WILBER — Before the pathologist took the stand here Monday, Saline County District Judge Vicky Johnson warned jurors it would be difficult to look at the photos that would be part of the doctor's presentation.
But it was important to see them to understand the state’s contention, she told them.
On two large screens behind counsel tables, pointed toward the judge's bench and away from courtgoers, jurors glanced up as Dr. Michelle Elieff pointed out details — first from the X-rays, then the photos — from Sydney Loofe’s autopsy Dec. 7, 2017.
George Loofe, her father, sat in the front row, where he’s been every day, except for when prosecutors played a three-hour plus video of an interrogation of Aubrey Trail, the man on trial, accused of murdering his 24-year-old daughter.
Sydney Loofe went missing after going on a date with Trail’s fiance, Bailey Boswell, on the night of Nov. 15, 2017. Loofe and Boswell had matched on Tinder, an online dating app, and at their first meeting the night before had driven around Lincoln smoking pot in Boswell’s car.
During this date, however, Loofe’s cellphone would go dead in Wilber and never come back on.
And the investigation quickly led to Trail and Boswell, the couple who had moved to a basement apartment here five months earlier.
After investigators found Loofe’s remains, Trail would lead them to her phone, snapped in half near a cemetery just outside of town, pitched from a car window as he, and allegedly Boswell, headed west to rural Clay County to dump garbage bags filled with her cut-up remains.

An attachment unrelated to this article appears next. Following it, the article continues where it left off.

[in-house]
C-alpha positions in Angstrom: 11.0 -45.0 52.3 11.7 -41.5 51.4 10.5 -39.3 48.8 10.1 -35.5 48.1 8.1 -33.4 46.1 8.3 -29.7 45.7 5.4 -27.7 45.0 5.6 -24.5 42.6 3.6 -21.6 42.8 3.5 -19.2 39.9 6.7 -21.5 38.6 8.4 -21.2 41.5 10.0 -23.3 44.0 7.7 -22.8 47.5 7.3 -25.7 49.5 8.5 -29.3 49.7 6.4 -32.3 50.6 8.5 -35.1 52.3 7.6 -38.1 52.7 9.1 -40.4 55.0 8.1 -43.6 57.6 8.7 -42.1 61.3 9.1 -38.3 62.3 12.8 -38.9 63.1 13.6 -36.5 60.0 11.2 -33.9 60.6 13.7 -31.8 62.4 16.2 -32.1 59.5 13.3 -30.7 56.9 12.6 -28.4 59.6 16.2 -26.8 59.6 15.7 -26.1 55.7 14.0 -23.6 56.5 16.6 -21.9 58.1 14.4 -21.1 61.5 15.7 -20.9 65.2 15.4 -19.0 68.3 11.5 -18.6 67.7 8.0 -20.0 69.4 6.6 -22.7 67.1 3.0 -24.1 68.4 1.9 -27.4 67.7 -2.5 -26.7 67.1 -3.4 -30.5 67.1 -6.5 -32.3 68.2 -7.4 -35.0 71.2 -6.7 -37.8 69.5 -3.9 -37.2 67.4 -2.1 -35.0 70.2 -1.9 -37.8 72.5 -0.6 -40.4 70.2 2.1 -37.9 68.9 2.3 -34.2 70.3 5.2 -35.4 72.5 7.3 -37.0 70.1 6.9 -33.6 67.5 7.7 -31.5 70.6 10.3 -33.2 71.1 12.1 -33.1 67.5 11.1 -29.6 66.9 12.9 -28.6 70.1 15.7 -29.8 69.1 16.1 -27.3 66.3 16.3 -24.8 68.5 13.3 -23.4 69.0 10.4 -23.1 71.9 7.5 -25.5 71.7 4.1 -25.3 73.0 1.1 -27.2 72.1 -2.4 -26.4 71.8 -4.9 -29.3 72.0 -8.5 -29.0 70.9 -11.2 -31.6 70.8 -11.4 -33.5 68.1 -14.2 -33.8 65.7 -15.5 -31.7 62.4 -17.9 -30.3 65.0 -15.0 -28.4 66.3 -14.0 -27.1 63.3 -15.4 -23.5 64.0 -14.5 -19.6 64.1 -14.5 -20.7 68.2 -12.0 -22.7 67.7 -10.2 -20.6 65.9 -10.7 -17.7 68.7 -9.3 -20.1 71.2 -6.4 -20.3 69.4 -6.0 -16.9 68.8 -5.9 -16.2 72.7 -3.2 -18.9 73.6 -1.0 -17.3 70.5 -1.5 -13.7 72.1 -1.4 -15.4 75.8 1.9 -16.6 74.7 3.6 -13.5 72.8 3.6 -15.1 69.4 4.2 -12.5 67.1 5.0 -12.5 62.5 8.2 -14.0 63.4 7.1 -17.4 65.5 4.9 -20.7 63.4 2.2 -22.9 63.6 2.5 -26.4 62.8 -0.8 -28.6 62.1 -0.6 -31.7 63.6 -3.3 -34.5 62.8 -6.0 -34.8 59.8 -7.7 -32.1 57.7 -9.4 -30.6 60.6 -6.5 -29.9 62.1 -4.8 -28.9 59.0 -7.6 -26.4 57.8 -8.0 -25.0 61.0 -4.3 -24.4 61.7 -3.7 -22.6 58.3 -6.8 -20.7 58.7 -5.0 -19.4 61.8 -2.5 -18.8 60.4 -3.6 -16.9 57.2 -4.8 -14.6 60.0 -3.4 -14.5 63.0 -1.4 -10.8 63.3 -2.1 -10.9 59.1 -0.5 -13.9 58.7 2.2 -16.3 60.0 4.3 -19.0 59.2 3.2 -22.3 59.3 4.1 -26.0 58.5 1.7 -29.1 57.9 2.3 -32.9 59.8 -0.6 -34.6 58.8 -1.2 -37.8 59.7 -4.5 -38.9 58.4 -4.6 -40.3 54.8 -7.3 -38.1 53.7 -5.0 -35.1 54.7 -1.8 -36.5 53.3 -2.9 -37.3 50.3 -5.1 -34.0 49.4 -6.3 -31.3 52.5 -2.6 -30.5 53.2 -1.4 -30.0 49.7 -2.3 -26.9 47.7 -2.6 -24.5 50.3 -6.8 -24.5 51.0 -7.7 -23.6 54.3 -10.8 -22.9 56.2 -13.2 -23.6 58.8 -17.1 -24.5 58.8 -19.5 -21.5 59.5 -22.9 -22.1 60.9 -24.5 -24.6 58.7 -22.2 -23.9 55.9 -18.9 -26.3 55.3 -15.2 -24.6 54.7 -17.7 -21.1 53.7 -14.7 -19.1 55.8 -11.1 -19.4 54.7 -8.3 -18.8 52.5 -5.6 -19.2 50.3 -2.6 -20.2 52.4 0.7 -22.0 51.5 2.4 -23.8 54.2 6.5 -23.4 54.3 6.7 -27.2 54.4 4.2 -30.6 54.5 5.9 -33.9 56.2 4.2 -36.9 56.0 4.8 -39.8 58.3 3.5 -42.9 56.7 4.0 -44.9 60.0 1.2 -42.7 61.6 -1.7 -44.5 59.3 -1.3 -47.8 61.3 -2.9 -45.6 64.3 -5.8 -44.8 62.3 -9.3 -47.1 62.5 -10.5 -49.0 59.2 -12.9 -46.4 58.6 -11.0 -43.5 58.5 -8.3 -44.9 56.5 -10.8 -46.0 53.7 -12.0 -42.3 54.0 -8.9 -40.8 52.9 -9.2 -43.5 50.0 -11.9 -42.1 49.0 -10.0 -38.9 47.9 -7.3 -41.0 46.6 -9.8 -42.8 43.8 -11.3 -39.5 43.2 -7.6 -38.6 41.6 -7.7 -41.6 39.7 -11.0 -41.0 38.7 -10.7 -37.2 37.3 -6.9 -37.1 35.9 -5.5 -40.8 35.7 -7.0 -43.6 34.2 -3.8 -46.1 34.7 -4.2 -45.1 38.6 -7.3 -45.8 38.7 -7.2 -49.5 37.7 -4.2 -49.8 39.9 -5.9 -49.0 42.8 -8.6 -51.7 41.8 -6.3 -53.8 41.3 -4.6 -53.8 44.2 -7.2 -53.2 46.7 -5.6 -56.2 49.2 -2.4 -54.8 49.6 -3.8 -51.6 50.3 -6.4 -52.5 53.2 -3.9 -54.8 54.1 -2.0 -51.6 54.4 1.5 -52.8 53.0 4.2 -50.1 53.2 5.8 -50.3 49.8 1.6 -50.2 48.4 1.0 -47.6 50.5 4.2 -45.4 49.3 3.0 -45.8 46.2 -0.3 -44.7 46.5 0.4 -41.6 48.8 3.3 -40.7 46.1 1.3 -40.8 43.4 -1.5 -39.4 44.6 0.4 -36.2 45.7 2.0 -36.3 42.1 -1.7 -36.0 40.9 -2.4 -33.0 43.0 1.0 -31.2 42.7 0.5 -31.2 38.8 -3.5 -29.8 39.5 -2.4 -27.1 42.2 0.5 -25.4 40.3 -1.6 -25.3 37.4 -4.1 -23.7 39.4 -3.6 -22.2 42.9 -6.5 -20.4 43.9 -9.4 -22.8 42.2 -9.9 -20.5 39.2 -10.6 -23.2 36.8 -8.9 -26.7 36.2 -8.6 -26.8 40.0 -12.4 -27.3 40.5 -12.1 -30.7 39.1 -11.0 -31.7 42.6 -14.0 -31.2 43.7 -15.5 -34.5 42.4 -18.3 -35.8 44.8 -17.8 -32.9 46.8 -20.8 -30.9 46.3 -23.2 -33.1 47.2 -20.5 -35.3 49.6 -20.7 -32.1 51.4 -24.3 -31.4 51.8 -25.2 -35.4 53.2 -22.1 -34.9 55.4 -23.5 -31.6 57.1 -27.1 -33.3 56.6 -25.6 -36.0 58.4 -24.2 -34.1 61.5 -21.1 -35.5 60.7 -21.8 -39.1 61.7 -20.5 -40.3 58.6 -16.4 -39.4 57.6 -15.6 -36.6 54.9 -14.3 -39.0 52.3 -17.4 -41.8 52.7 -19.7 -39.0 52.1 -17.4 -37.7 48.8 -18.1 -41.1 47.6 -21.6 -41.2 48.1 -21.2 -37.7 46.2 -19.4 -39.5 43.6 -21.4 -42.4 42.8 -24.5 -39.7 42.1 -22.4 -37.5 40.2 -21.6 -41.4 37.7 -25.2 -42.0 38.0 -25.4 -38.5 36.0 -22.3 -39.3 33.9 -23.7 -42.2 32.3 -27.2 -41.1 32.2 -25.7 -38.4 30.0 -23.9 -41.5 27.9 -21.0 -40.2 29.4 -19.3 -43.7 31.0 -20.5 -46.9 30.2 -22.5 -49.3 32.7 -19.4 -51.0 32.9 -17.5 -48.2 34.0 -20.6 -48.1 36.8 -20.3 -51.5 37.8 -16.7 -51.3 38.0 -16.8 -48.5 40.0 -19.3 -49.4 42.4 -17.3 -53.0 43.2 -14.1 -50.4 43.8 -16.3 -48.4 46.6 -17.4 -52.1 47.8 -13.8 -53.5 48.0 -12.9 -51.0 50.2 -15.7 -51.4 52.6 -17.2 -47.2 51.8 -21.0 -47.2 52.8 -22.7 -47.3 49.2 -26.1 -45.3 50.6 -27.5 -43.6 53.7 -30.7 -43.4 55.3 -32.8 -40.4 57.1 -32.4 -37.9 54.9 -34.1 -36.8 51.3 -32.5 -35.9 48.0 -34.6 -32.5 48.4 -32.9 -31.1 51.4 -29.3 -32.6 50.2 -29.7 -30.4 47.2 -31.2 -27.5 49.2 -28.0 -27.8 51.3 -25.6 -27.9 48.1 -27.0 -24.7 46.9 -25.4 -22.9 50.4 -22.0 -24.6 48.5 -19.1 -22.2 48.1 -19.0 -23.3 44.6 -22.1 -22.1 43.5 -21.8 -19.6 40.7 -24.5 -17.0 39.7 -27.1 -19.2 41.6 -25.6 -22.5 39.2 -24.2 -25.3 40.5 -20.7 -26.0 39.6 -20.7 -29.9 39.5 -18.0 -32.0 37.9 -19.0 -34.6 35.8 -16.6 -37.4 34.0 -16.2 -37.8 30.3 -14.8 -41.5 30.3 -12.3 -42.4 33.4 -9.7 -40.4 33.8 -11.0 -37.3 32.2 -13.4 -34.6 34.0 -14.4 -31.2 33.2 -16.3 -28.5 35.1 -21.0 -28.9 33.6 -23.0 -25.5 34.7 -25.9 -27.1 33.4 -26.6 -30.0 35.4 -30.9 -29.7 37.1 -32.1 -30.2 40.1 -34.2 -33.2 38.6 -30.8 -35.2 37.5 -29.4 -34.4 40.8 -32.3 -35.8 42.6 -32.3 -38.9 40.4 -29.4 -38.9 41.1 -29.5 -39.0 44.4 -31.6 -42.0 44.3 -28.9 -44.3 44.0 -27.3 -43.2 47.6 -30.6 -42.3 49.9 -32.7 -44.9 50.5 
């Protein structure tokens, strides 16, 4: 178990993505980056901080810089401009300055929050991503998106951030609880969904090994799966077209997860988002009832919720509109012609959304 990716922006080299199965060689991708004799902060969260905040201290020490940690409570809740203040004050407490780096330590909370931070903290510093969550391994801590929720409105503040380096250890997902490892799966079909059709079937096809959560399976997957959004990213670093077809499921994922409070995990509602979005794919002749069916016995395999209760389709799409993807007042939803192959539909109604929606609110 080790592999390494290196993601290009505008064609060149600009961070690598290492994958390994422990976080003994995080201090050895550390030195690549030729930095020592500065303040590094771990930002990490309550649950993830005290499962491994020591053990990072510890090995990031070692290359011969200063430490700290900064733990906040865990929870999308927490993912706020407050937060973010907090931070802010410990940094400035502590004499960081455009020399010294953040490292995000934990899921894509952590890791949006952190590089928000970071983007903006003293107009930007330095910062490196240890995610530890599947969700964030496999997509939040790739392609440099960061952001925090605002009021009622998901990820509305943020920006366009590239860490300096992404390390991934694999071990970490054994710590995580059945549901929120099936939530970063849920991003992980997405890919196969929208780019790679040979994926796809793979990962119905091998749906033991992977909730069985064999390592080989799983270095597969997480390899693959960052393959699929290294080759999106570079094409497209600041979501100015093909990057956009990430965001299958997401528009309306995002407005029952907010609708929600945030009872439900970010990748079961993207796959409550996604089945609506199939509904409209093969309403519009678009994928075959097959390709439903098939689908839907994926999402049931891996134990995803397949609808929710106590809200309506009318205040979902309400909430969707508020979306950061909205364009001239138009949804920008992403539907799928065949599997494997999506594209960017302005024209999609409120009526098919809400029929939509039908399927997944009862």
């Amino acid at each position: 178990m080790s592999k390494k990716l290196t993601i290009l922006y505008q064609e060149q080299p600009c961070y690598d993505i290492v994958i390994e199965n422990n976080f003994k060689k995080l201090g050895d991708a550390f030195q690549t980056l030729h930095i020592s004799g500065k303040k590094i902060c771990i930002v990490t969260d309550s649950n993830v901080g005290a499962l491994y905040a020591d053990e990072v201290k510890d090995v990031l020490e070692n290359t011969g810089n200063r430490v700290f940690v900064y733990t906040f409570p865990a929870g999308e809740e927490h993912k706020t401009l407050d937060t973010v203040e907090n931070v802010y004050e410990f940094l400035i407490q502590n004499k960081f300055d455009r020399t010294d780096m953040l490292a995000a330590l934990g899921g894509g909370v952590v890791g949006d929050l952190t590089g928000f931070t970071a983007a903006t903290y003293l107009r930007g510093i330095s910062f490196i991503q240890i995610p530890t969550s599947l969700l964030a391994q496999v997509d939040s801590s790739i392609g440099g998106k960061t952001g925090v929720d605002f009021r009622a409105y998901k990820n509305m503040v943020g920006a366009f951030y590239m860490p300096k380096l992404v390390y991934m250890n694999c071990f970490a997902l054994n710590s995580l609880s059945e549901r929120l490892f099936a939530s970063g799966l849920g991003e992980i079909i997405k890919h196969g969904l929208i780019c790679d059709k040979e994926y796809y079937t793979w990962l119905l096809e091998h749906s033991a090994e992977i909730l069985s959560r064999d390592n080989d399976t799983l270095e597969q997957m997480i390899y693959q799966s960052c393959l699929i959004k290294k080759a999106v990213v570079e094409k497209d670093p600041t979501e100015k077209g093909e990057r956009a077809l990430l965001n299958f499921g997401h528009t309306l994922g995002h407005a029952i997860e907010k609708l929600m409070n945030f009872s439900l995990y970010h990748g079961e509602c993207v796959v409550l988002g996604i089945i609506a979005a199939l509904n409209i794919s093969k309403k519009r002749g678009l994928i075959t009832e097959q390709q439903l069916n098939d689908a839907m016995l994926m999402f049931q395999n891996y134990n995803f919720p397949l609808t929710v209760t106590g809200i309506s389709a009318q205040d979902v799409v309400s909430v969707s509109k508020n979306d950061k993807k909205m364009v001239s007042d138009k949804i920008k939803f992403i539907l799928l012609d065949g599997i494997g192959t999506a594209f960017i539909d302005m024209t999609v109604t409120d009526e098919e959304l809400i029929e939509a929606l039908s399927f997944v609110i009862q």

Before trial, Trail pleaded guilty to the unlawful disposal of her remains, admitting that he had dismembered her. But he maintains she died accidentally during a sexual fantasy act.
On Monday morning, the state tried to chip away at Trail’s version, asking Elieff about signs she saw during the autopsy that could suggest Loofe had struggled.
There was the small bump on the back of the top of her head, marks around the tops of her wrists from restraints and scrapes on her back. One of her earlobes had been torn, too, soon before death, she said.
On cross examination, defense attorney Joe Murray challenged the state’s theory.
“The signs of struggle that you talked about are consistent with rough, consensual sex, aren’t they?” he asked.
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“Yes, they can be,” Elieff said.
The doctor also couldn’t say if missing organs were evidence that Loofe's death had been a ritualistic killing or if animals had gotten them in the weeks before she was found.
She said it’s possible, though not terribly common, that someone could break the hyoid bone, the u-shaped bone in the back of the neck, during sexual asphyxiation.
Part of Loofe's hyoid bone and neck were missing, still Elieff said she was able to conclude that Loofe's death was a homicide, meaning she died at another’s hands, by means that included strangulation.
In the afternoon, Steven Symes, a leading forensic anthropologist from Mississippi who specializes in saw and knife mark analysis and dismemberment cases, used a model skeleton by the witness stand to show the jury how the cuts on the body were made, explaining the detail jurors could see on the screens of what he looked at to draw his conclusions in the case.
“The reason I know it’s a hacksaw is I’m getting very fine teeth,” he said.
Symes said the marks he saw on the remains pointed to a hacksaw with a blade of about 25 teeth per inch or a little bit less.
“Doctor, I’m going to hand you exhibit 763. Would these markings that you found on Sydney Loofe’s body be consistent with an object just like that?” Assistant Attorney General Mike Guinan asked him.
Symes looked at the yellow-handled Stanley brand, high-tension hacksaw with a 24-teeth-per-inch carbide blade just like the one Trail was seen on surveillance buying at Home Depot the morning of Nov. 15, 2017, less than seven hours before Loofe’s date with Boswell.
"It’s consistent with this particular purchase,” he said.
While Trail has admitted he dismembered Loofe’s body, he denied using the hacksaw he bought that day to do it when confronted by FBI agents about the timing, which prosecutors say points to premeditation.
On cross examination, Symes said he couldn’t say how much strength it would have taken to dismember the body or whether it had been carried out by a man or a woman.